Have you got a clothes dryer? Read on!


A friend of money came over to me this morning after our Monday morning prayer meeting (y’all are invited-call me for details). He said, “I noticed that our dryer was taking a really long time with the clothes and that the interior was super-hot. So, I remembered something that I had read and decided to check my dryer vent. Much to my horror it was packed-not filled but packed with lint. Another name for lint could be ‘fire starter’. The lint is so dry that it is ready to burst into flame.

The same thing happened to your trusty home inspector about six months ago- I think it is time to check again…It is estimated that 15,000 thousand fires are caused by problems with clothes dryer vents EVERY YEAR! Out of that 15,000 an average of 13 people are killed by smoke or simply burned up. Who woulda thunk it?

When you think about the whole issue vent fires seem like a no brainer. Your dyer created super dry lint which is then ignited by the heat of the electric coils or the gas burner depending on your dryer type. Sometimes the fire develops right at the lint screen which is readily accessible at the front of your dryer (Have you checked it lately). But most fires are caused by clogged up vent pipes and terminations.

The big issue of vent pipes is how they clog up. The longer they are then the more they clog. The other issue is how smooth the interior is. Dryer vent pipes must NOT be connected using screws to hold the parts together. The sharp protruding ends of the screws snag the lint as it is traveling through the pipe causing it to get blocked up.

Tight corners with flex duct will cause the same problem. The lint must get shot as straight as possible out the pipe and into the great outdoors. For this reason the code also says that no screens are permitted at the end of the dryer vent as the screening will capture the lint and cause a nice pancake of flammable fuzz to accumulate waiting for the spark!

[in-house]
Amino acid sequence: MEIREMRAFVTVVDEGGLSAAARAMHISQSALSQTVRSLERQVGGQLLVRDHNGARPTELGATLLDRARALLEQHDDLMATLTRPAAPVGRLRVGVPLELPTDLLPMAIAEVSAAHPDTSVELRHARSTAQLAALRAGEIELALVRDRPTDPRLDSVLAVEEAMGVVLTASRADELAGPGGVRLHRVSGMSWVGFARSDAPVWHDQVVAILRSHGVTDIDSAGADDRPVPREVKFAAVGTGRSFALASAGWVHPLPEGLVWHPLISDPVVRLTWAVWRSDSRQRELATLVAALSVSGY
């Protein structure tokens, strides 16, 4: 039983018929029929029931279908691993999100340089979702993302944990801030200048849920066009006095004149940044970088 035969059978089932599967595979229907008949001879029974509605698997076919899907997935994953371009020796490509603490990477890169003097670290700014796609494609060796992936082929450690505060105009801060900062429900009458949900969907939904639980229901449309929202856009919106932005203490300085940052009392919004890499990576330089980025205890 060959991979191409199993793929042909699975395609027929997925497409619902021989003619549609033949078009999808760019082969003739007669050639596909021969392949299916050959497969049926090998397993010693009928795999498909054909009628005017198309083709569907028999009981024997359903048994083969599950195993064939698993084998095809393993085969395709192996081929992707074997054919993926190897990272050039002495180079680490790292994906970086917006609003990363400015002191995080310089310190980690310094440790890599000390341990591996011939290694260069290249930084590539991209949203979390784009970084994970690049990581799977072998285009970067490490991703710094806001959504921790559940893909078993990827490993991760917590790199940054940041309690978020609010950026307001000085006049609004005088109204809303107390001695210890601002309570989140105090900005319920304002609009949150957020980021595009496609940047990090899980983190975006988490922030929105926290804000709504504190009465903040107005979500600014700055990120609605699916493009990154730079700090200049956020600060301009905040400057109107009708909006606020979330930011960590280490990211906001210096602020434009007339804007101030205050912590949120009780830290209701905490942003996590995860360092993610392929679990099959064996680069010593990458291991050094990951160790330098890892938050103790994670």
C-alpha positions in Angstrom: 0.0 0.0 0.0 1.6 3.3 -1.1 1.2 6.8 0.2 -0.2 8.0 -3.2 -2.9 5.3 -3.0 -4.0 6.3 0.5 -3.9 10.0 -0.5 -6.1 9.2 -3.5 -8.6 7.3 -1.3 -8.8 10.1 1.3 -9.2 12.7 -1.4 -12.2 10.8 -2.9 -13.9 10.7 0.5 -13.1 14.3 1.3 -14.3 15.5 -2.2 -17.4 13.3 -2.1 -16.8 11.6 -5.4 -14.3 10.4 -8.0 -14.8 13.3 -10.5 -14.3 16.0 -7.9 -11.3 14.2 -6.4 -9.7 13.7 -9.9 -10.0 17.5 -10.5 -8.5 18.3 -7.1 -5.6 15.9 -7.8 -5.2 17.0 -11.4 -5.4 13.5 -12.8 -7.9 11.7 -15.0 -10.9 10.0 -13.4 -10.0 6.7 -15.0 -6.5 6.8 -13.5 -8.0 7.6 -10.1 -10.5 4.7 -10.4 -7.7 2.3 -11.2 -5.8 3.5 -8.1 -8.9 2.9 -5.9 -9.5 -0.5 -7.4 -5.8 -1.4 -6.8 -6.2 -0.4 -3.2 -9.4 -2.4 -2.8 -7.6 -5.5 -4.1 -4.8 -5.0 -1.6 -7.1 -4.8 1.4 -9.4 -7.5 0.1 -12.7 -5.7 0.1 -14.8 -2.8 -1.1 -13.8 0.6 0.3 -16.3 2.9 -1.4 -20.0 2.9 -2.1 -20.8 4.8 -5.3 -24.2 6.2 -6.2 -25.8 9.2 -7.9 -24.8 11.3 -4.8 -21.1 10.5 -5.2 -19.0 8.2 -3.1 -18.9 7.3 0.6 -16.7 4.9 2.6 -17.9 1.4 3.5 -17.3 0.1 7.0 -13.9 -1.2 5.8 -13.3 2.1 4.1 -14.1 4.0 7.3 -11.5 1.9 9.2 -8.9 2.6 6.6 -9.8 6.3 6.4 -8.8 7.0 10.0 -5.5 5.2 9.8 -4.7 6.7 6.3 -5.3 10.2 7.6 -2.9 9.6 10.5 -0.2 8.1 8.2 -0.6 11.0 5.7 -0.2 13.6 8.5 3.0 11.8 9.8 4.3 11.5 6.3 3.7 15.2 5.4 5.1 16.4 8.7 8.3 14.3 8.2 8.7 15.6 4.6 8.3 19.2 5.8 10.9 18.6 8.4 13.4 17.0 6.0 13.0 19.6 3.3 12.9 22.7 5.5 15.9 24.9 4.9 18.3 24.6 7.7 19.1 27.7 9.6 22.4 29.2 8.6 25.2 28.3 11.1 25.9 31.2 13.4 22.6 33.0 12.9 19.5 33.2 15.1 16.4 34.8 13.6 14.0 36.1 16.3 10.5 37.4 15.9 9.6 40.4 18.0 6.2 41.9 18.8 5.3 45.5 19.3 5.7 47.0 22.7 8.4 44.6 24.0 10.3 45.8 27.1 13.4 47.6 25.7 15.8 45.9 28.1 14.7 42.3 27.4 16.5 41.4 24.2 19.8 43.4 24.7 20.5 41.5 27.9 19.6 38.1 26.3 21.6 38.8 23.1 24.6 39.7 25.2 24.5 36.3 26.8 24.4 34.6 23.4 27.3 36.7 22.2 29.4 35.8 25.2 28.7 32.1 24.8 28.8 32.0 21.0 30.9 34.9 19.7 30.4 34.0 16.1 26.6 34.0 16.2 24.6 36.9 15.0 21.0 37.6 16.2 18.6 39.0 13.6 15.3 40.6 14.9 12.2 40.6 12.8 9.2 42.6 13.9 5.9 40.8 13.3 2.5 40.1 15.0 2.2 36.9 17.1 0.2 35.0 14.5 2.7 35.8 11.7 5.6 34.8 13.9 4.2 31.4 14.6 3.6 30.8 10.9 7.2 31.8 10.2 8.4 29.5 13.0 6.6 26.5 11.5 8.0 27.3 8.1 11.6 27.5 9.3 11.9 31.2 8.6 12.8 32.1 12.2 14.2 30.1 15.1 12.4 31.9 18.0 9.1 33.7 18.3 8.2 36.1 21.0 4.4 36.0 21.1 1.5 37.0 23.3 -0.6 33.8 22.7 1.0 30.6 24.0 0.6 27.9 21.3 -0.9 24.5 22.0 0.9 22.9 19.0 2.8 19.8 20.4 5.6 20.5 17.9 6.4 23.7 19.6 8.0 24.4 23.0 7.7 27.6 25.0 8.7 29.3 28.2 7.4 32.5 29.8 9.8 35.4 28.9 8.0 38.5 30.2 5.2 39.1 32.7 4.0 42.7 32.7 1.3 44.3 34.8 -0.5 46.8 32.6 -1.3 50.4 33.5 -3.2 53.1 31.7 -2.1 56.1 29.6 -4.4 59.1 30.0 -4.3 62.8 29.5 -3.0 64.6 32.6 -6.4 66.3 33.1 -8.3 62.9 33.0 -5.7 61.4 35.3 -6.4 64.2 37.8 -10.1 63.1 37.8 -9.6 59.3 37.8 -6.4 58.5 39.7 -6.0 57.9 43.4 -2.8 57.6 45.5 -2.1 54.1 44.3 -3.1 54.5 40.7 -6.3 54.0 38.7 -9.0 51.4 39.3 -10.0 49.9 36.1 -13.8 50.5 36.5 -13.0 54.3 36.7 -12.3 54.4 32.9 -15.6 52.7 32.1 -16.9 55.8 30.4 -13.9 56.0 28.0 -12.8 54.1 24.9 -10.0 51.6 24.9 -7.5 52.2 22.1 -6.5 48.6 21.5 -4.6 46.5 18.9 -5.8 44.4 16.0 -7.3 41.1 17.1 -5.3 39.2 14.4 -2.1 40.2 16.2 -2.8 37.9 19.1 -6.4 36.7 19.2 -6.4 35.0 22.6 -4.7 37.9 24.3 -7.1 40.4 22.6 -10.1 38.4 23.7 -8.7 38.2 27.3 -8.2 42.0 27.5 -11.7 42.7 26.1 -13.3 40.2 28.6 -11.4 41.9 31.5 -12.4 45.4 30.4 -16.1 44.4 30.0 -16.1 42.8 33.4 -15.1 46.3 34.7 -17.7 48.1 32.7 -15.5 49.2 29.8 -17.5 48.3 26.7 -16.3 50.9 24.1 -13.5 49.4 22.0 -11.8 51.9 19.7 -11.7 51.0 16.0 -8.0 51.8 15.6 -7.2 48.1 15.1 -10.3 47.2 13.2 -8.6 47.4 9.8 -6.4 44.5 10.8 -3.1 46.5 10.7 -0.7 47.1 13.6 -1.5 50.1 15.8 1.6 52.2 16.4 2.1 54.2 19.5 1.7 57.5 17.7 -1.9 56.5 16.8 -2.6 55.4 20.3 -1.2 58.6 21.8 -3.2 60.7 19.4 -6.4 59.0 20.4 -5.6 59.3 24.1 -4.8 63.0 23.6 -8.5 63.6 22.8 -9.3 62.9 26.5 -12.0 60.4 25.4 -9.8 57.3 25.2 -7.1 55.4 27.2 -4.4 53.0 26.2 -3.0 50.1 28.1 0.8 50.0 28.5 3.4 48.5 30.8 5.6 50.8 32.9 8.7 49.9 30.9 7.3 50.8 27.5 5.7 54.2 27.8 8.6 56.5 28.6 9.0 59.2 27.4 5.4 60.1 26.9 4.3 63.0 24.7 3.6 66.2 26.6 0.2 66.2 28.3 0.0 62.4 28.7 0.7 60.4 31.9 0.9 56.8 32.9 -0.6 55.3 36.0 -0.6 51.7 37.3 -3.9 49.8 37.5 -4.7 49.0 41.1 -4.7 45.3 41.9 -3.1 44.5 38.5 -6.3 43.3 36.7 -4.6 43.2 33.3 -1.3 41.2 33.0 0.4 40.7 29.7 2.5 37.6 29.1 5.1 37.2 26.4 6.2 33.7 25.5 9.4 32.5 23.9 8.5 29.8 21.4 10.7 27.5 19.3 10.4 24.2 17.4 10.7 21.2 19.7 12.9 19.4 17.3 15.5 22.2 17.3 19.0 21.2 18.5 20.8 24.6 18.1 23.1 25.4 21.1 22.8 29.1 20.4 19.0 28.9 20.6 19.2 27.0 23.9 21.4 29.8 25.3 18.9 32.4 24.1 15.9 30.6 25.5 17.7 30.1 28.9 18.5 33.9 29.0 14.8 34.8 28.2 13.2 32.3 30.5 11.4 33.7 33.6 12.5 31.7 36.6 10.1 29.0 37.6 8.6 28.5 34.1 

Most dryer vents run directly through the outside wall or in the case of homes on slabs the vent may be a PVC pipe that runs under the slab and then exits at the surface. Sometimes the vent goes up the wall and out the roof.

This is really a bad idea (although code permits it) because even lint is subject to gravity and it will want to fall back down and accumulate at bends in the pipe. Also the vent cover at the roof line must be open and designed for the dryer. If you have a vent running up the wall then you need to check it a lot.

Here is what the building code says:

Flex ducts must be no more than eight feet long and must be in one section-no spliced together pieces. If your vent pipe is longer than 8 feet, then it must be made of metal or I often see PVC pipe used. Any sections that are connected must not use screws and the longest that is permitted is 25 feet. (I have seen 50 footers on many occasions).

The code also draws attention to the fact that any bends in the pipe must be gentle so as not to restrict the airflow. And finally, the end of the dryer vent must be designed for that purpose with a self-closing flap (to keep critters out). A good hint that there is trouble is that your dryer does not seem to be drying the clothes as quickly as before. If this is the case check for clogs!


Ned Dominick has been inspecting homes in Macon, Warner Robins, Byron, Forsyth, and all Middle Georgia since 1978. He and his qualified inspectors have examined over 30,000 local homes. If you have questions, check out Ned’s website at www.housetalk.net or give him a call at 478-738-0893.


Share This